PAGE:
A couple of years ago I was travelling through India and I noticed that the cows in the fields had red horns. Amazing, I thought that there were species of cows with red horns until it was pointed out to me that they were in fact painted. In this passage where the inseparable Ajaxes are compared to oxen pulling a plough, the oxen are described as wine-dark. I can find no evidence that the Greeks habitually painted their animals’ horns but perhaps they did and this is why they were described as wine-dark.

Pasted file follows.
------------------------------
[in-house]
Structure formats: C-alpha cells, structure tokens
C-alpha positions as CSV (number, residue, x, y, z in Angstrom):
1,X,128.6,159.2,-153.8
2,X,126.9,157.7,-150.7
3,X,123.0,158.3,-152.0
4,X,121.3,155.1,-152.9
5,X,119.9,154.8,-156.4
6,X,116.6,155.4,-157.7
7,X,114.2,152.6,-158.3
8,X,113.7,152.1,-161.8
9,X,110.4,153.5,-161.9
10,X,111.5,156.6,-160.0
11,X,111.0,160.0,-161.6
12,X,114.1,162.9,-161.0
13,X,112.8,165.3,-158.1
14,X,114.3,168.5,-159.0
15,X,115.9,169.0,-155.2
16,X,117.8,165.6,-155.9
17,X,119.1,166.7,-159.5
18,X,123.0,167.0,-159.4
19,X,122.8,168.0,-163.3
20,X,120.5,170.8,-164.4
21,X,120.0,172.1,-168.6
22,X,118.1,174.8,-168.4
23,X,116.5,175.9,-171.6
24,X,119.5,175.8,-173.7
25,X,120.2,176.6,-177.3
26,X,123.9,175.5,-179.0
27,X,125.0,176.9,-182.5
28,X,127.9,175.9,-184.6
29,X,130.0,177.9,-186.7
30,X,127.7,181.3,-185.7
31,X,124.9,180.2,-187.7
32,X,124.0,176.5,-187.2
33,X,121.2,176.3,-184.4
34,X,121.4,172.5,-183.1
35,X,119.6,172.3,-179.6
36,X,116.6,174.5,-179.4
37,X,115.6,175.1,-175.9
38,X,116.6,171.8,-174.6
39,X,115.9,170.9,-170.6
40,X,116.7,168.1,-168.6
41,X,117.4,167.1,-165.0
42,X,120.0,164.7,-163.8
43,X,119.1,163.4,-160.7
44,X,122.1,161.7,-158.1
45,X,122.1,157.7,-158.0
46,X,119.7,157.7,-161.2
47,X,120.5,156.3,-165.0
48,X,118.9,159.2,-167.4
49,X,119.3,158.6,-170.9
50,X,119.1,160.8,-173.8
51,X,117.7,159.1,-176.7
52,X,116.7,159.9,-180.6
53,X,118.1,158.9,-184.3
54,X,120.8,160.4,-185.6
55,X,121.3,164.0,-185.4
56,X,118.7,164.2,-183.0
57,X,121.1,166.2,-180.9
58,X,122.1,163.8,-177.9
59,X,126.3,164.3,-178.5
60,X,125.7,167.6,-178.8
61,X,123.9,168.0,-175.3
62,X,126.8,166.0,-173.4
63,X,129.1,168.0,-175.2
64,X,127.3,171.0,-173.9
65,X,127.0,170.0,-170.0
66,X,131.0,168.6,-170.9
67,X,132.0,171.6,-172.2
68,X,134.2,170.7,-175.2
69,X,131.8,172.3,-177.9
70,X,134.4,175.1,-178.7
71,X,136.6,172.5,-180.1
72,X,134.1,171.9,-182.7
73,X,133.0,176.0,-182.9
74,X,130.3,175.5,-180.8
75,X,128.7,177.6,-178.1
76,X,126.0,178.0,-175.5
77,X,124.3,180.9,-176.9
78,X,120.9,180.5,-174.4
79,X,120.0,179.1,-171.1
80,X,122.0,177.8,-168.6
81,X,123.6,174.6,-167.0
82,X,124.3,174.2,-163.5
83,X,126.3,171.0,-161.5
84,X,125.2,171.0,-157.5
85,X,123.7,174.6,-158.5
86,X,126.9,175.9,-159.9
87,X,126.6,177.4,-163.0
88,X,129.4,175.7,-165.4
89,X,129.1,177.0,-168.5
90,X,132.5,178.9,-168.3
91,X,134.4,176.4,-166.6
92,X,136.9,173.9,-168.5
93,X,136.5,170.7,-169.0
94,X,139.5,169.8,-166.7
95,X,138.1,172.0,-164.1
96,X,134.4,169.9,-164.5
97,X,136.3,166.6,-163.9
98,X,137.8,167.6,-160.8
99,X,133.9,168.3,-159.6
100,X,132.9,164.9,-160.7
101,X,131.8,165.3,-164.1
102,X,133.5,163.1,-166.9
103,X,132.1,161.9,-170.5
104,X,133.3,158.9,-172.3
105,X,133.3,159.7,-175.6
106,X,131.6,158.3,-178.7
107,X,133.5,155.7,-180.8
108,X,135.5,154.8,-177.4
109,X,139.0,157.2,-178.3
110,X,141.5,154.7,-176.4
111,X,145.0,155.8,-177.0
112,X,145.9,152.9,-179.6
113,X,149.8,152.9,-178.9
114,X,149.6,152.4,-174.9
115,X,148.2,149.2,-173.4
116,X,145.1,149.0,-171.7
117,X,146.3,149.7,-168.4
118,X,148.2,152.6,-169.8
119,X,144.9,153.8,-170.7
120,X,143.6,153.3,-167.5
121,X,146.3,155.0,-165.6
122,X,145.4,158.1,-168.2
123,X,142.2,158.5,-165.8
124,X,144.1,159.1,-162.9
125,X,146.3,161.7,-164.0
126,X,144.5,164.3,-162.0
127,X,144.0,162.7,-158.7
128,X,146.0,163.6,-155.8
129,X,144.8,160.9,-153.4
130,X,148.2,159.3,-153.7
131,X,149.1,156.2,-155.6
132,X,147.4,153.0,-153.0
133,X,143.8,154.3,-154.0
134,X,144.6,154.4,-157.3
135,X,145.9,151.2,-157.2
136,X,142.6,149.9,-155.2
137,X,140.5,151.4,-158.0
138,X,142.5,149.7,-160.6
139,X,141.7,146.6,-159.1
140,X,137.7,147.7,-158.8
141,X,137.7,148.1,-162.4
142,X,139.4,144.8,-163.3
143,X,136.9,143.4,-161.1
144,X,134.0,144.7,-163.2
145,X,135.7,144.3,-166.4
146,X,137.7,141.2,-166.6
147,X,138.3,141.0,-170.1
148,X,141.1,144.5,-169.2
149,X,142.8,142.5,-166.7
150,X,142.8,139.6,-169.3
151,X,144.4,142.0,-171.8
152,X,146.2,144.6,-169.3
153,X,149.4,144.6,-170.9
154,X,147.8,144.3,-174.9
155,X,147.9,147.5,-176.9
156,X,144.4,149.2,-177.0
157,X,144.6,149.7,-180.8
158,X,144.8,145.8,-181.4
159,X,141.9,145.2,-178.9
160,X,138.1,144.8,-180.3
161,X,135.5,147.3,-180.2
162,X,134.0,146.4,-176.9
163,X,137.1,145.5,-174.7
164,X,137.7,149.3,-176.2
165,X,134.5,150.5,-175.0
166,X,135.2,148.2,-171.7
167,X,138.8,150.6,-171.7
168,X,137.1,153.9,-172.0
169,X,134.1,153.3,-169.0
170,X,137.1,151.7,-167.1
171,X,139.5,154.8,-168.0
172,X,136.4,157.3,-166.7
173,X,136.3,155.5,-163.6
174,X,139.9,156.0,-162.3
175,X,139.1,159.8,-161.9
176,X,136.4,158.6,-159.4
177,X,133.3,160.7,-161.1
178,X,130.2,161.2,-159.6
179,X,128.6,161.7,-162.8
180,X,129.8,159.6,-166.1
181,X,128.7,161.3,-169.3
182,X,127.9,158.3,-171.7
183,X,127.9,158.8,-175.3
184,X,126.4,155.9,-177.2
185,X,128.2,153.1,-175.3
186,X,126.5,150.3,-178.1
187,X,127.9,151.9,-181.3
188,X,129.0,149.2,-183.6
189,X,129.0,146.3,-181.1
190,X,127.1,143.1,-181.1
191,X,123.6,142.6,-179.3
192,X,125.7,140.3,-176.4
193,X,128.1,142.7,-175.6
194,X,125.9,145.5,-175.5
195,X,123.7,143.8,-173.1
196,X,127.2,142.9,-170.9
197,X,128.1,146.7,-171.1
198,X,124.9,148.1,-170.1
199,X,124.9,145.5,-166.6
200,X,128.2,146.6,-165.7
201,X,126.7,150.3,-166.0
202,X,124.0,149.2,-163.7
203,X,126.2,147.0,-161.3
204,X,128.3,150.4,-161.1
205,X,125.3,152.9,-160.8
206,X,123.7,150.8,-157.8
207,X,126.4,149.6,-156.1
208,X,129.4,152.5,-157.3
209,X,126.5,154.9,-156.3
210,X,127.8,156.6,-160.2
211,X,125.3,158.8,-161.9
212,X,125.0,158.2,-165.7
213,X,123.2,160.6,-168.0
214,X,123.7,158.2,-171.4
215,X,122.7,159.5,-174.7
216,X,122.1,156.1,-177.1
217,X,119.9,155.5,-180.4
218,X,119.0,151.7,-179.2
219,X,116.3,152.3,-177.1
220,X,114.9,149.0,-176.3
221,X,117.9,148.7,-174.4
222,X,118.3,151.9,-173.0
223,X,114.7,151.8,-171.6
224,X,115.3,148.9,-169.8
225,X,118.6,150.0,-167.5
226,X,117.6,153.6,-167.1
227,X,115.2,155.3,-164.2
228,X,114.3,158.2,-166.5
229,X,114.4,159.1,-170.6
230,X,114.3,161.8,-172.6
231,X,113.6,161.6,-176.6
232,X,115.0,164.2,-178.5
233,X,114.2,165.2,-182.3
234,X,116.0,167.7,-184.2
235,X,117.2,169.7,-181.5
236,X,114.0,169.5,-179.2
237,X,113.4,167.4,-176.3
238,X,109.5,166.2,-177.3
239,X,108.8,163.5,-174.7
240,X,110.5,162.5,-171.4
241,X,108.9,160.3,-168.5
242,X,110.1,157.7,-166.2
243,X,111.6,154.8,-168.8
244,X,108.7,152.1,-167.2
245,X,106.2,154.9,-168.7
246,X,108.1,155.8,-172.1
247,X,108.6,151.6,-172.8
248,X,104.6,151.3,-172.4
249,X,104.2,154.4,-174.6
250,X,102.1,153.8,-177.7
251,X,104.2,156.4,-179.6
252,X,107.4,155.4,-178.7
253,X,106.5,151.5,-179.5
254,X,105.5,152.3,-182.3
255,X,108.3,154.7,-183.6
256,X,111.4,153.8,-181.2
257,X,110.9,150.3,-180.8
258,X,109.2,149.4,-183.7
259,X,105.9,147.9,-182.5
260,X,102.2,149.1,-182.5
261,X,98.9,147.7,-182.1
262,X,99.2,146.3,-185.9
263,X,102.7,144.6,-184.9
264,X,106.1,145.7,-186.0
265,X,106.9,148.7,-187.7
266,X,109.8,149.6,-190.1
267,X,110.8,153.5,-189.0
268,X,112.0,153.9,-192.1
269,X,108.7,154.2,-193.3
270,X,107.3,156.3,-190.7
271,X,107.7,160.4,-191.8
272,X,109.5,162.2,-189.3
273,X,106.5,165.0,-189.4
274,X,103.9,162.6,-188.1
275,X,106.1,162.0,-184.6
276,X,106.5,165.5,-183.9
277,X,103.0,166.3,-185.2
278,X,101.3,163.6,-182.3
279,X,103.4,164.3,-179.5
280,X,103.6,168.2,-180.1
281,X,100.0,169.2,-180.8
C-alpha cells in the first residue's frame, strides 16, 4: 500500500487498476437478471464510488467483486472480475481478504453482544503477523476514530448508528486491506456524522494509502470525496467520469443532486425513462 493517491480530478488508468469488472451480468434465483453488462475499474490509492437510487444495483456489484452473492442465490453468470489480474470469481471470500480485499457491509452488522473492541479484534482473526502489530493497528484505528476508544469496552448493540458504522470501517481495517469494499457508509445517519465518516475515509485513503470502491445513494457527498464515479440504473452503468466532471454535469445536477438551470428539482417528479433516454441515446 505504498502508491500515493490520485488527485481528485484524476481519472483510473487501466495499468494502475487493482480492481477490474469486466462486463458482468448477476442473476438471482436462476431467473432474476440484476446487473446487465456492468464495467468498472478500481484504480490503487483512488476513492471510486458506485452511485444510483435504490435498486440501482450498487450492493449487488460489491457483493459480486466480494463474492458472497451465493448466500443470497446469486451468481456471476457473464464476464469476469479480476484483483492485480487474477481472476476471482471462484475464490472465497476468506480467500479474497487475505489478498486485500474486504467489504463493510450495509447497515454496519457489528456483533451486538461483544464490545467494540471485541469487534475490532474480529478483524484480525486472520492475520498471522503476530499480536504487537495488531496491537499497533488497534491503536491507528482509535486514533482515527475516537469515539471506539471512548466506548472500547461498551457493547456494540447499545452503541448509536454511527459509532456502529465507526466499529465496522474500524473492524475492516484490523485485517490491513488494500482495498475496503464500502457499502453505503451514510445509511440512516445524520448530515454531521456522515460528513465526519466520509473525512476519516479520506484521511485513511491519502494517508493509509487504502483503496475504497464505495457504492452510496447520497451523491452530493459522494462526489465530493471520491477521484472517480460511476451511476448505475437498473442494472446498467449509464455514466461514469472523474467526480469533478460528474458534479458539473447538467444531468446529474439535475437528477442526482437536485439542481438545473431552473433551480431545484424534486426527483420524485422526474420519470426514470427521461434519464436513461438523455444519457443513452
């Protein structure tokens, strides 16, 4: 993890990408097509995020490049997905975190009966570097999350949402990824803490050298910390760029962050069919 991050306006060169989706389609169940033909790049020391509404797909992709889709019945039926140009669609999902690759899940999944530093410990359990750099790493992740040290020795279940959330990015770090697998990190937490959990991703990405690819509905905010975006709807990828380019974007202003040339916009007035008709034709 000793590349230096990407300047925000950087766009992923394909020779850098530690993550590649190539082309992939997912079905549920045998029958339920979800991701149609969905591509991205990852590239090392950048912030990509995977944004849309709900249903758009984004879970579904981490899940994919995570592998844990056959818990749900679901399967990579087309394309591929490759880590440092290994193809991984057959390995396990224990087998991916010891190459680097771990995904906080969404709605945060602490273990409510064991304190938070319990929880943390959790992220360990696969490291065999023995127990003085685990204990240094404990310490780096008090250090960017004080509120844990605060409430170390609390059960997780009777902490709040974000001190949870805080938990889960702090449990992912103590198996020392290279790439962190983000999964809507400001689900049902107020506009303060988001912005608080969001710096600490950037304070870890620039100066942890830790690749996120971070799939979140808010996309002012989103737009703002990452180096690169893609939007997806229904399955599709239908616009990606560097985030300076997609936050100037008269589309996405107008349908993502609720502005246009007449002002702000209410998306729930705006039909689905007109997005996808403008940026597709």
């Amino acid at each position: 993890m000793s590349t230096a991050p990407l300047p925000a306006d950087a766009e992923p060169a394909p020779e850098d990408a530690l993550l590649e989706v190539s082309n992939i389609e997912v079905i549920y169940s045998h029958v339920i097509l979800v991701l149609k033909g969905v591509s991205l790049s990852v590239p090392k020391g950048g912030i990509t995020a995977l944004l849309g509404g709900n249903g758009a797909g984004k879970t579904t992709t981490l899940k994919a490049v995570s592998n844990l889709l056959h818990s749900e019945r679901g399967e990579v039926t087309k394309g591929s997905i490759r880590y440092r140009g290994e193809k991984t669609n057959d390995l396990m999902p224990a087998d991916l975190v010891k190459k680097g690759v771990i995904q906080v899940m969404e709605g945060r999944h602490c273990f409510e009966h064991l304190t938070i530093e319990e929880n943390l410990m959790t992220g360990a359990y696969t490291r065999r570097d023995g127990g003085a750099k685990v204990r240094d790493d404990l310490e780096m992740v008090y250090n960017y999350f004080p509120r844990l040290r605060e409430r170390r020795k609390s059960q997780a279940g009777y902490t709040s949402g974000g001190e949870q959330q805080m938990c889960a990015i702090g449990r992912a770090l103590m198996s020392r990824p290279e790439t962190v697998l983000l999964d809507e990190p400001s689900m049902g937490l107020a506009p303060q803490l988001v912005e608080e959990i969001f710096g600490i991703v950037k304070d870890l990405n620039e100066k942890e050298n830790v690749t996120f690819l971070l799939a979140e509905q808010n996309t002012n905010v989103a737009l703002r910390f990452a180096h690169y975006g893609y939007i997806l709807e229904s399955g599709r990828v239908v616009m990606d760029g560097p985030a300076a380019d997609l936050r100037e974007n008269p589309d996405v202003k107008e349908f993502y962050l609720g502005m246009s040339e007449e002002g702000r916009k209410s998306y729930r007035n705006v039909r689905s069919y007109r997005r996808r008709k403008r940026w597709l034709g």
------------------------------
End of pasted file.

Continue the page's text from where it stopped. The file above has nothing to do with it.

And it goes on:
Αἴας δ᾽ οὐκέτι πάμπαν Ὀϊλῆος ταχὺς υἱὸς
ἵστατ᾽ ἀπ᾽ Αἴαντος Τελαμωνίου οὐδ᾽ ἠβαιόν,
ἀλλ᾽ ὥς τ᾽ ἐν νειῷ βόε οἴνοπε πηκτὸν ἄροτρον
ἶσον θυμὸν ἔχοντε τιταίνετον: ἀμφὶ δ᾽ ἄρά σφι
πρυμνοῖσιν κεράεσσι πολὺς ἀνακηκίει ἱδρώς:
τὼ μέν τε ζυγὸν οἶον ἐΰξοον ἀμφὶς ἐέργει
ἱεμένω κατὰ ὦλκα: τέμει δέ τε τέλσον ἀρούρης:
Ajax, the swift son of Oileus, never stood separate from Ajax the son of Telamon not even a little, but they were like a pair of wine-dark oxen in a fallow field that with equal strength pull the fitted plough. Much sweat is churned up at the base of their horns. The single well-polished yoke keeps them apart as they struggle through the furrow, and so the plough cuts through to the turning point of the field.